Making a starting E-Gun

This is a much-improved version of an older post.
An electronic starting gun/pistol/device is a useful tool since it is entirely risk-free and lets you control how loud the sound should be. It can also be connected directly to SprintTimer, which makes it insensitive to external noise. But while an e-gun is not very expensive, it still costs around $200. So if you are on a budget, or like DIY projects, you can build one yourself at a tenth of the cost. That might sound hard, but there is no programming involved, and you only have to connect two wires. It will also be more flexible than commercial guns since you can decide what type of sound you want and how to trigger the start.

I will go through the necessary steps and components. There is also a video that shows how it is done. The heart of our e-gun project is a small soundboard from SparkFun called Little Soundie. It costs $15 and can contain up to 64 sound clips.

Adding the sound
The first step is to add sounds to the Soundie-board. Connect a USB-cable between the board and your Mac/PC and press the Power/Play button to the board. The board will mount on your desktop and you can drag or copy the sound files as you would to a memory stick.

The board uses a sound format called ogg/vorbis. You can download a couple of start sounds here. You can also convert your own sounds here or with the free Audacity app. You can also use .waw files on the board, but in my experience, the ogg files are more reliable.

Adding the wires
First you must add a battery, the board runs on 3.3 V, so something between 3-3.7 V should be fine. I have used both two AA/AAA batteries and a rechargeable 3.7 V. Connect the + side of the battery to the VIN (Voltage In) pin on the board and the – pole to the GND (Ground/Common) pin. Secondly connect a pushbutton between the +/VIN side and the 00 pin.

That’s it, you now have a working e-gun! However, like with all commercial e-guns, you also need a powered speaker to hear what is played. You can connect a standard sound cable with a 3.5 mm plug between the outlet on the board and the AUX-port on the speaker/amplifier. Press the Power/Play to reset and press your push button to play the sound. Keep it pressed to repeat.

Connecting SprintTimer
To connect an iPhone/iPad you need to add a sound cable splitter and an adapter to convert the signal. This has been covered more in detail here. The final setup will then look like this:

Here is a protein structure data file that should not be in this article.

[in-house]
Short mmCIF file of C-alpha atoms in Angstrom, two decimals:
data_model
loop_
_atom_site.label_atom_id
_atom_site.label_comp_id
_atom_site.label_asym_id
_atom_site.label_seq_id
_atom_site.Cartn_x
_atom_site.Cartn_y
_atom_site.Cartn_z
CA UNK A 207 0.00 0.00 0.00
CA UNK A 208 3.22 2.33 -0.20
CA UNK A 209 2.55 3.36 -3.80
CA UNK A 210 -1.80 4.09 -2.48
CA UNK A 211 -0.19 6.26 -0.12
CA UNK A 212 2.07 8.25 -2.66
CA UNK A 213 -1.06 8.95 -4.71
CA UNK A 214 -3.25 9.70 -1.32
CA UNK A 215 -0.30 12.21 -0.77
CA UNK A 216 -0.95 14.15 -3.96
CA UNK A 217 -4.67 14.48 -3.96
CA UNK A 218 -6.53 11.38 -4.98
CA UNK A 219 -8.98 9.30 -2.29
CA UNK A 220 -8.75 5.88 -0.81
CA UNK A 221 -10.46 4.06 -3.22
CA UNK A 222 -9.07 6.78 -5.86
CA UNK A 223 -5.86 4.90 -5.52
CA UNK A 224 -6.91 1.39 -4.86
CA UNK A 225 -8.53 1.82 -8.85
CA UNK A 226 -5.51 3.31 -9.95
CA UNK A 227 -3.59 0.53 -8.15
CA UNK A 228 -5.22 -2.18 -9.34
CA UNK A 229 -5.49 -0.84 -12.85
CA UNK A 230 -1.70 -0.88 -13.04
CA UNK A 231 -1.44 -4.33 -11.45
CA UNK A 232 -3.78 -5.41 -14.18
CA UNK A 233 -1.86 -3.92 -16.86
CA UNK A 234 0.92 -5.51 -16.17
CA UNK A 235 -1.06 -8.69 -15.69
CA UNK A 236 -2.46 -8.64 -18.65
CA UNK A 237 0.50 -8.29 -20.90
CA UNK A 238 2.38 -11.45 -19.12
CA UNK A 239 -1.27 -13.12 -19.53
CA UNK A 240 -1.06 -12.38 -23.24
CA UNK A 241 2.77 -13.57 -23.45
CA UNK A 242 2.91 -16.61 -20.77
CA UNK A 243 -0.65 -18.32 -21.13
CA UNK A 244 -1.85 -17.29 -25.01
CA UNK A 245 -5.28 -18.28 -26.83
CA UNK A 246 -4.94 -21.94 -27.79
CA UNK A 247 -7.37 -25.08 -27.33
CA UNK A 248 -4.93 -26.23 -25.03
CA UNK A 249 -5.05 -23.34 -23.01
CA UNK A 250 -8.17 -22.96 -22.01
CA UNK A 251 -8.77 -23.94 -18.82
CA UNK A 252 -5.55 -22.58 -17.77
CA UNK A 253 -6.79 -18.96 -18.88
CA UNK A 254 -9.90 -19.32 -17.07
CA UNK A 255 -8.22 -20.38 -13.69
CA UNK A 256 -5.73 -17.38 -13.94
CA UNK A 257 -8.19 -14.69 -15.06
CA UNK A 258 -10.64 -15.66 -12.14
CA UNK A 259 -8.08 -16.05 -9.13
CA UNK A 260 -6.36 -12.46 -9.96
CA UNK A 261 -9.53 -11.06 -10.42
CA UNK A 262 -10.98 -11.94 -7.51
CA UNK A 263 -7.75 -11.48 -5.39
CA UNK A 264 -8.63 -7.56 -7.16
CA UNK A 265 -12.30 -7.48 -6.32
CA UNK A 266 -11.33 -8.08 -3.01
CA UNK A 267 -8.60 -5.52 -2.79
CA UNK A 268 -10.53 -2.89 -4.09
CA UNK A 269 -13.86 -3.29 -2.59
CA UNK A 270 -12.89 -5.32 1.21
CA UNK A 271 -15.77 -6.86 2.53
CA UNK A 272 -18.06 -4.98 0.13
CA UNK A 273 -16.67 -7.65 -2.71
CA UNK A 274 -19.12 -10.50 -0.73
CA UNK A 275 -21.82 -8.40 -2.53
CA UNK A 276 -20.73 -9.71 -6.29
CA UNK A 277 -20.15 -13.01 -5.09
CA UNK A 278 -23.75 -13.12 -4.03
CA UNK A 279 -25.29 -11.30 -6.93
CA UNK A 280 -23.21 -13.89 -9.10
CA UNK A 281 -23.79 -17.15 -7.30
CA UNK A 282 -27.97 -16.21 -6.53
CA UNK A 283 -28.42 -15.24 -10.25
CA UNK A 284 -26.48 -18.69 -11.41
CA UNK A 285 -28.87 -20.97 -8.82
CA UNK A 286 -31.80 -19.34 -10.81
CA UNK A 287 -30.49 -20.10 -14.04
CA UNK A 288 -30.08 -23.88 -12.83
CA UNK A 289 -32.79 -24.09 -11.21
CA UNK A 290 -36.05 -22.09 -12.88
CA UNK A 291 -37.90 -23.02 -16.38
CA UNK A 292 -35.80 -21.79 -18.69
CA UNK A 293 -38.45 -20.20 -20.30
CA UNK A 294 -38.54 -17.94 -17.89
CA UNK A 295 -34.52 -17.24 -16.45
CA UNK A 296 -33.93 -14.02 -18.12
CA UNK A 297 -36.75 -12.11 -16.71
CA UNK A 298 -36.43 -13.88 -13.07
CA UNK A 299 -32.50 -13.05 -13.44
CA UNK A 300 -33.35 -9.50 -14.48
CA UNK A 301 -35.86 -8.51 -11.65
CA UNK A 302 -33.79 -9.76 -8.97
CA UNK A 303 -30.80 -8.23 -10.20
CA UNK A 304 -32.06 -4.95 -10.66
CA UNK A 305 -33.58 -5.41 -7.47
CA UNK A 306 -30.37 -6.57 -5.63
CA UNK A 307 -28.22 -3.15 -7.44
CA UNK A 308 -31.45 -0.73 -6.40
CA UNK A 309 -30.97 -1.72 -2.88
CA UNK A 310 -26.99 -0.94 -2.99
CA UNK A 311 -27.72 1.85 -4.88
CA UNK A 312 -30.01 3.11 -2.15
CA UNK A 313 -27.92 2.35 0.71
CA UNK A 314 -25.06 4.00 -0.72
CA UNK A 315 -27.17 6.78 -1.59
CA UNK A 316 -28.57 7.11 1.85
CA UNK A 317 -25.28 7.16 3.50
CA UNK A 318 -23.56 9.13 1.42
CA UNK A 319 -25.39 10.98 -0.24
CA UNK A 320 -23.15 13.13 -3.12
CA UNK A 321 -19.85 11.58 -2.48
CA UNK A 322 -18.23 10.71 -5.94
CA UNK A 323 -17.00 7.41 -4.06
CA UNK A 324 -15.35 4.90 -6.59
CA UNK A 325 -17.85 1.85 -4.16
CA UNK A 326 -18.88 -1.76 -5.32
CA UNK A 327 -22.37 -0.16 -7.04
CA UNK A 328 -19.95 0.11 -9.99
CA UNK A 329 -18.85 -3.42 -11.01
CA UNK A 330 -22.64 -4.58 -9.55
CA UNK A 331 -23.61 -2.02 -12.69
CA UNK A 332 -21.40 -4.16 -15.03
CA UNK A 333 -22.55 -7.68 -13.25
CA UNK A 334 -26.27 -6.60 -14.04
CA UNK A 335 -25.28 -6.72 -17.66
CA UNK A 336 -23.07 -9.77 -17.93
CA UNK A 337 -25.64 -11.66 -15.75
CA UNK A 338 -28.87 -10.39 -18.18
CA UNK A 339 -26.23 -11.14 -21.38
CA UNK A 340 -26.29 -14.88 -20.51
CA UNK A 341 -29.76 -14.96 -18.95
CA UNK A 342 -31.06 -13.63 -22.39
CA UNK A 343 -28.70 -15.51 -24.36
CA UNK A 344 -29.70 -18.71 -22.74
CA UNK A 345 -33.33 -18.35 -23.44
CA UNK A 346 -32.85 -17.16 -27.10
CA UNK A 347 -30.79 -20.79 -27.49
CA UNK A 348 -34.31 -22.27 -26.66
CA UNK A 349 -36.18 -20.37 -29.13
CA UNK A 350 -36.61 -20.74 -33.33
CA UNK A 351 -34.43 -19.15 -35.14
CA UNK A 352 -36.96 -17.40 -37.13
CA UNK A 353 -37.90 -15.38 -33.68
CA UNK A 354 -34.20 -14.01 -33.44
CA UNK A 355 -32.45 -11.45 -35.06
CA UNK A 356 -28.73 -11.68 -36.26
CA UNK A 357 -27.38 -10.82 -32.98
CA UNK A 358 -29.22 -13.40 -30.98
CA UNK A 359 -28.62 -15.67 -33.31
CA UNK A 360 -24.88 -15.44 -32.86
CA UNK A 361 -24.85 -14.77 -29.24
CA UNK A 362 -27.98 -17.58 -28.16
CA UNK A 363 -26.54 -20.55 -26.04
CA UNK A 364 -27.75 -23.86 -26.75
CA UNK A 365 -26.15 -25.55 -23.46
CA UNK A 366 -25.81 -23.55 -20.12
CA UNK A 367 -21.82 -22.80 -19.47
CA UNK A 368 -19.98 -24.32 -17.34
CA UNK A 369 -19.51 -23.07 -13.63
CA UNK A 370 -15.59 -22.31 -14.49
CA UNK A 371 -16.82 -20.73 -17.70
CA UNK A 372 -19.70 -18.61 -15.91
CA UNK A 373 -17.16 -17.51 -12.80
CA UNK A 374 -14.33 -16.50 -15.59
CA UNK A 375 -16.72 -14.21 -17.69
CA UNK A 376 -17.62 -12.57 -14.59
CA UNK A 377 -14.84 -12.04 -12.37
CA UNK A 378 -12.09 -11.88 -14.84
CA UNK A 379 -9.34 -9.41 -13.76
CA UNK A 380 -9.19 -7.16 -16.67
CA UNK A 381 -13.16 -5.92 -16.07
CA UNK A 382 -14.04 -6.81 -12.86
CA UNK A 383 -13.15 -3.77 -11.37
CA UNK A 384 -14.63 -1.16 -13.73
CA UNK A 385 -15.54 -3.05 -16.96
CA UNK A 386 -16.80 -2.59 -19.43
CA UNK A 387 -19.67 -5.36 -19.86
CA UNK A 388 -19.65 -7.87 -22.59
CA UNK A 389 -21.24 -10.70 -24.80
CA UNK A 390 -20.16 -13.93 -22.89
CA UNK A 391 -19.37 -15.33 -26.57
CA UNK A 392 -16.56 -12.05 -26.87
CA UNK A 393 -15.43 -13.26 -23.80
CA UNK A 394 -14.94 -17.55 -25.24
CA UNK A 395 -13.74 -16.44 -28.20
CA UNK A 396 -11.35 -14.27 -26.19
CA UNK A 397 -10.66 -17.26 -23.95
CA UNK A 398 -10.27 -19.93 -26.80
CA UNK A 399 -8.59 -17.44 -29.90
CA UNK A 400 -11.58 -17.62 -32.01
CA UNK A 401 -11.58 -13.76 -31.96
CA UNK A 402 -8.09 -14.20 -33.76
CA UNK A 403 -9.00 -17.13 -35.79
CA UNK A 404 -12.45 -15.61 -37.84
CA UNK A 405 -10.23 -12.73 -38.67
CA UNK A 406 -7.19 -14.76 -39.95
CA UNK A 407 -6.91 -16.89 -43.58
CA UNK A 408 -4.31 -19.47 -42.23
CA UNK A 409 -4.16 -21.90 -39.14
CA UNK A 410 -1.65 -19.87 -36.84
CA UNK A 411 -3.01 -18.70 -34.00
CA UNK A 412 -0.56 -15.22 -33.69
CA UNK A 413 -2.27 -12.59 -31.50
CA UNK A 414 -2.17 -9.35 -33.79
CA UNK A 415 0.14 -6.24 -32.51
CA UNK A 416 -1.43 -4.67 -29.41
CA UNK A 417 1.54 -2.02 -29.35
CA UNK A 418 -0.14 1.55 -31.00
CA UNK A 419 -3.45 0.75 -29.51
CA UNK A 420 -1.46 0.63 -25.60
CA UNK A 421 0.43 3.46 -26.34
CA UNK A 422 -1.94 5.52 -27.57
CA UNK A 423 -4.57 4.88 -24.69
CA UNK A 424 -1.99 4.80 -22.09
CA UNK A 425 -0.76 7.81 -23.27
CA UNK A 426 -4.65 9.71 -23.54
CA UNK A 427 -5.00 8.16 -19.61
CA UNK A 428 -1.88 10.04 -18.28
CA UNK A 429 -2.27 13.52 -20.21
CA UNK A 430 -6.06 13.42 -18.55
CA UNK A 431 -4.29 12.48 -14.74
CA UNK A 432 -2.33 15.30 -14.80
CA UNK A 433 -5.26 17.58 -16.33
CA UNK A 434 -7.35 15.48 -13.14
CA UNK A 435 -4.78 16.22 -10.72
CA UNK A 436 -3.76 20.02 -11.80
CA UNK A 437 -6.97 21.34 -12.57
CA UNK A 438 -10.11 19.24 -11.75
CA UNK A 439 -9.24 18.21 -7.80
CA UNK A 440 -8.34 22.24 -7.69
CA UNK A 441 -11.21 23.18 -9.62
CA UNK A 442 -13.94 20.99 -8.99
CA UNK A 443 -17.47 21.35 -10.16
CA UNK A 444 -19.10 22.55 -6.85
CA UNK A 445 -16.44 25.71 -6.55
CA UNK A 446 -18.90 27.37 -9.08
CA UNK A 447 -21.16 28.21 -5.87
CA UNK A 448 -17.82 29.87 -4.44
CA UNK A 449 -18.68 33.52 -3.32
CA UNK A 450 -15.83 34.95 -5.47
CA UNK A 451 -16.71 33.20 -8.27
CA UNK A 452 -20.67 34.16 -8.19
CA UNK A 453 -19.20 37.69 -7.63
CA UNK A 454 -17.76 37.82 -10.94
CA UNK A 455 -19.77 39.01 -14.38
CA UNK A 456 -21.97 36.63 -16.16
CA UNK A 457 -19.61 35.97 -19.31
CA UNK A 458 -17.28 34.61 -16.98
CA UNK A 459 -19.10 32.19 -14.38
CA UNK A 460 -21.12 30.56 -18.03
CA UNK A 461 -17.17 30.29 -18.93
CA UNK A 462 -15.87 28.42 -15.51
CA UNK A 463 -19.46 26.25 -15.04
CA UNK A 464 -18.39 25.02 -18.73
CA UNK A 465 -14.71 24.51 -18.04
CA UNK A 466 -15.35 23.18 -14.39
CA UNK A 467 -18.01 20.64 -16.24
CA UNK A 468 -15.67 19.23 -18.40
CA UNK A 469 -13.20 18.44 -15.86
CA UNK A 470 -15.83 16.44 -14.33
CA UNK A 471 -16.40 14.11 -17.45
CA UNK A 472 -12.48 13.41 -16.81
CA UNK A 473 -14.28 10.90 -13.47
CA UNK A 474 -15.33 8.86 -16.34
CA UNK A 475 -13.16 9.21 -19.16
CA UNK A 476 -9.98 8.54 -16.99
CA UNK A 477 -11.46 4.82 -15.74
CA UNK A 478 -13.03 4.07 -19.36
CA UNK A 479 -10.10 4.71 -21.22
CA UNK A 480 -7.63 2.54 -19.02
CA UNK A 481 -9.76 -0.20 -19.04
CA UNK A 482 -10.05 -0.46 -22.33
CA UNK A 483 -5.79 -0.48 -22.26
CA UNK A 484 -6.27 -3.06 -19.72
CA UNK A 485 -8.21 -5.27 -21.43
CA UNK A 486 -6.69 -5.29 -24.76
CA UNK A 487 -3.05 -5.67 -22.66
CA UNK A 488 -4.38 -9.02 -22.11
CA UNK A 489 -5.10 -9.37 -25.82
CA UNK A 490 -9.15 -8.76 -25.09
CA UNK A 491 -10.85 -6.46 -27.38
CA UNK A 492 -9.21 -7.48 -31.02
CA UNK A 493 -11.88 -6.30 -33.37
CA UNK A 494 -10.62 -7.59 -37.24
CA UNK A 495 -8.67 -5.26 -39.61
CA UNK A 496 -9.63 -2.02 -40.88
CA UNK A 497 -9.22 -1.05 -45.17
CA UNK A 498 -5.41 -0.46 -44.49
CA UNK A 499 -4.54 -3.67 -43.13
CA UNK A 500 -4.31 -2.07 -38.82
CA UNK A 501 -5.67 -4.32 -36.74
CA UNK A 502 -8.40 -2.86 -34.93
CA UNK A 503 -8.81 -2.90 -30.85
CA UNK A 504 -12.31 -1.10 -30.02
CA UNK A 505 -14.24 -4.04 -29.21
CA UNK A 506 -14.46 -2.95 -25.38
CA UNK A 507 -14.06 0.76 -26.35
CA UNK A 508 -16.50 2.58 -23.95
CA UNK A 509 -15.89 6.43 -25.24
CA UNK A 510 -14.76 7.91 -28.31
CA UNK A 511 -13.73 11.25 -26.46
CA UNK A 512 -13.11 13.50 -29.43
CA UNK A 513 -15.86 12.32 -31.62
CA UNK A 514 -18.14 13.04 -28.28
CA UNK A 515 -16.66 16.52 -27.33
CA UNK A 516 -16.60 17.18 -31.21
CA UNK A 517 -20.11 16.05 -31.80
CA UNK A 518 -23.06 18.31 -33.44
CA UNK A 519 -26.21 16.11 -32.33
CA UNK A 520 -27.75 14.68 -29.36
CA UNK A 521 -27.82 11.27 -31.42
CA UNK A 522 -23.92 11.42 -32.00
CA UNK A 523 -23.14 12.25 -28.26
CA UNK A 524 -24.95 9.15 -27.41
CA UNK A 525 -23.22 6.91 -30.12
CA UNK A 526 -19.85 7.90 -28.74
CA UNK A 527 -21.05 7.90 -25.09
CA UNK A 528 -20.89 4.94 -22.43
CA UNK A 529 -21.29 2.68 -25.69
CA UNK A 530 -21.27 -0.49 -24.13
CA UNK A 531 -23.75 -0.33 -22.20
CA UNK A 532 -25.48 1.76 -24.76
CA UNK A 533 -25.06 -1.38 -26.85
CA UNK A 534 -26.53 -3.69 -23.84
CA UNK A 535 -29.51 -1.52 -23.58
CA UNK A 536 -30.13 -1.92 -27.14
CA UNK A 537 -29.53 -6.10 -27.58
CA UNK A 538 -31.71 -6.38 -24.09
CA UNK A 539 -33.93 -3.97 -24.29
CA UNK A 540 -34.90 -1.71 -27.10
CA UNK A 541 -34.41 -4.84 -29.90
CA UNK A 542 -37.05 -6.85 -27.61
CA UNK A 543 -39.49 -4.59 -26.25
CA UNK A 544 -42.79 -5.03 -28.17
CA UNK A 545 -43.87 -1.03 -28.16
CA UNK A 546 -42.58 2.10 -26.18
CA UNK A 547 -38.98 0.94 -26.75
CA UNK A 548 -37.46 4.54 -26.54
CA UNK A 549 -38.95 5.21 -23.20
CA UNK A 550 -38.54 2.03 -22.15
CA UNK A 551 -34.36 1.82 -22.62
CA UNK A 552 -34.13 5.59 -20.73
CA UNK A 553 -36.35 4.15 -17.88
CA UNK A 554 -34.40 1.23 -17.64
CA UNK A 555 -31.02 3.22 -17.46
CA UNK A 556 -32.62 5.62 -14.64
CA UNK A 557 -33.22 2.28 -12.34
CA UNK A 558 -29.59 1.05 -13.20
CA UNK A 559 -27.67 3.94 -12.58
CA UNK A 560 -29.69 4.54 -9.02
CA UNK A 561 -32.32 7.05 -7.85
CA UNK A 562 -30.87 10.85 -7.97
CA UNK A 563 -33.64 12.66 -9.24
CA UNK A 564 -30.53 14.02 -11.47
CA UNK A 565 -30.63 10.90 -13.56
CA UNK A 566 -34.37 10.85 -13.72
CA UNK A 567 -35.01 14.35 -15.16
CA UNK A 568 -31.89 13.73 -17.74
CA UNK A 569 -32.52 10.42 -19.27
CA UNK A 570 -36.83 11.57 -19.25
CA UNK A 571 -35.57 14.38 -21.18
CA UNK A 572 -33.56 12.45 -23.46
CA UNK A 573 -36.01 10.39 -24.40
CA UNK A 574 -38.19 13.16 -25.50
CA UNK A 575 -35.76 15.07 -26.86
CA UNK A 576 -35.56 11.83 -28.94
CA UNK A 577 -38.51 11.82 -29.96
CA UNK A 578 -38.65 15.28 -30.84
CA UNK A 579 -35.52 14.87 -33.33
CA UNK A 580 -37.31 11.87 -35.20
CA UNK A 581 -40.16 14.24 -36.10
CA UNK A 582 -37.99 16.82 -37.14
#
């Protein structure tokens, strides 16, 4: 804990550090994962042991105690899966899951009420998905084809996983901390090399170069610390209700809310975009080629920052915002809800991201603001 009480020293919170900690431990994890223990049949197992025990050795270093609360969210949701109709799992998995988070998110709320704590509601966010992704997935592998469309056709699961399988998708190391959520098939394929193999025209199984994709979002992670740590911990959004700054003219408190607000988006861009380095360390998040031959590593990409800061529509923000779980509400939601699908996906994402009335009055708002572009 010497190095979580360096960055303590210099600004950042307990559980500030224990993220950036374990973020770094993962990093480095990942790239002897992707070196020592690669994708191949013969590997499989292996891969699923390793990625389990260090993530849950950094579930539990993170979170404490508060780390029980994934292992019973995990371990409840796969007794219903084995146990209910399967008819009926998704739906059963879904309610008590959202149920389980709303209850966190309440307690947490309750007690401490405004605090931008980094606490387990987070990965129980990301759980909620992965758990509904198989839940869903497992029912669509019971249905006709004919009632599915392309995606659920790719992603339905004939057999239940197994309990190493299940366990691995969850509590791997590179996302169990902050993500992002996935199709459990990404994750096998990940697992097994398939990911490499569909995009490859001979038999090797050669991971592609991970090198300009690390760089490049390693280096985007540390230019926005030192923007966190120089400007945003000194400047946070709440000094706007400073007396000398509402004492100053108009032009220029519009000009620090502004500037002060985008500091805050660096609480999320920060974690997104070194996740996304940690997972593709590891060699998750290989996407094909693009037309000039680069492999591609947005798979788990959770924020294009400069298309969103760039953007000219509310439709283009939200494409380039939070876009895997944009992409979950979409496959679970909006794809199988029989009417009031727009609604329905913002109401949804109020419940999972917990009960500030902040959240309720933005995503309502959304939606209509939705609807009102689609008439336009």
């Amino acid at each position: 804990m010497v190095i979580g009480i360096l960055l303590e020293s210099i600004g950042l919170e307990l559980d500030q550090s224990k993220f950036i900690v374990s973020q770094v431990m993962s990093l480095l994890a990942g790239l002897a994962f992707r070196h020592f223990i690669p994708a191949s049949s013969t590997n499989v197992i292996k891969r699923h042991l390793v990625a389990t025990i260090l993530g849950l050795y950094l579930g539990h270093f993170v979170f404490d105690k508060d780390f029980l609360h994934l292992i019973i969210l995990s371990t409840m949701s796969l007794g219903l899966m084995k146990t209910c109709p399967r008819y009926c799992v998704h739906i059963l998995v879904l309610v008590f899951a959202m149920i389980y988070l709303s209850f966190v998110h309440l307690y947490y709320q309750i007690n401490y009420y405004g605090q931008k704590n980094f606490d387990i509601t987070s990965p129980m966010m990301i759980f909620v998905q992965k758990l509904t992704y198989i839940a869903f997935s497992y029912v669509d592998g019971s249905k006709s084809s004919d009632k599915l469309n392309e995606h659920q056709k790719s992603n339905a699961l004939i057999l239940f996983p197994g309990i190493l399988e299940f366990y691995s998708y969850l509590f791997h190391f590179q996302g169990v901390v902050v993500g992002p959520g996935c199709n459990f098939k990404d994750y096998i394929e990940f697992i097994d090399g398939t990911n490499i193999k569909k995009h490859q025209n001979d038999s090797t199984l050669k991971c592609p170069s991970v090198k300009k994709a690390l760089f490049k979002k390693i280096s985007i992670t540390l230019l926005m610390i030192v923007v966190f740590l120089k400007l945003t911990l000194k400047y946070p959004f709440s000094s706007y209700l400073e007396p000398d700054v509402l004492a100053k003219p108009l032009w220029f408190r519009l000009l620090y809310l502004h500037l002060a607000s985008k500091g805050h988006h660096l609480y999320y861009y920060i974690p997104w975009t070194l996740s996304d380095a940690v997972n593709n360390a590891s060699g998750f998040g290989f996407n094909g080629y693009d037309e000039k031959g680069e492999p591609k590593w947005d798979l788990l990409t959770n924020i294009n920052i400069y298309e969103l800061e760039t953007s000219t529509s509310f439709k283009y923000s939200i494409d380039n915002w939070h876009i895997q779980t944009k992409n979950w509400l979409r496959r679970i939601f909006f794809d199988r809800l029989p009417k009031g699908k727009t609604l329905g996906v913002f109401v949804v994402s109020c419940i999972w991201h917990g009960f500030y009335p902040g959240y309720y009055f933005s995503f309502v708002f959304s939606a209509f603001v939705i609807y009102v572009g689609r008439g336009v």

Click to expand

Useful extensions

1. Multiple sounds
You can load a number of sounds to the board, theoretically up to 64 if they are short enough. You then play them with the 00-04 pins. To play a second sound you can add a second pushbutton between VIN and 01. Or you can keep one button and add a switch to set which sound to play:

Two things to note here: Which sound is played by which pin is determined by the order in which the sounds are loaded on the board (not their names). Secondly, a combination of the 00-04 pins is used to pick a sound. Setting pin 02 high plays the fourth sound. So if you want a switch with three sounds the easiest solution is to add the last one twice. More about sounds here.

2. A SprintTimer plug
You can add a dedicated SprintTimer cable that can be plugged directly into the iPhone. If you use the audio out pins on the right side of the board you can skip the split on the speaker cable. By adding two resistors you can also skip the iPhone adaptor. Place the resistors after the pins, and use a 4-pole (TRRS) 3.5 mm plug and connect the two inner rings. The resistor R1 is there to lower the signal, 300 – 500 kOhm is usually suitable. The purpose of R2 is to tell the iPhone that there is a microphone connected and it should be about 2 kOhm (I have successfully tested both 2.2k and 1.5k). 

You probably also want to add some kind of connector or screw terminals if you don’t want the cable to be hanging out of the e-gun all the time.

3. Built-in speaker
Commercial e-guns usually rely entirely on external amplifiers since you want a strong sound during a noisy event in a large stadium. Still, a small built-in speaker makes a nice all-in-one package that can be used for practice sessions. There are a number of fairly cheap 2-3 W ($5-$10) amplifiers available. And when I tested it was enough to be clearly heard at 10 m.

4. Enclosure
Walking around with all the components hanging loose is of course not an option, so some kind of box is needed. There are literally millions of electronics boxes available so you should be able to find one that fits. You have to drill holes for the buttons and the audio plug. You might also want to add a switch for turning the board on and off. But it will draw very little current (3.4 mA) when not playing a sound, so you can leave it on the whole day. I went for the bare minimum, but with a large button:


A video of building the e-gun

Little Soundie
Tutorial (recommended)

Shot, whistle and beep in ogg format
Online ogg converter
Audacity (very good free sound app for Mac and PC)

Loudspeaker to iPhone/iPad mic converters
Røde SC4 (Amazon)
Headset Buddy ECM (Amazon)

Previous posts
An E-gun with a very low-cost board
An Arduino based starting device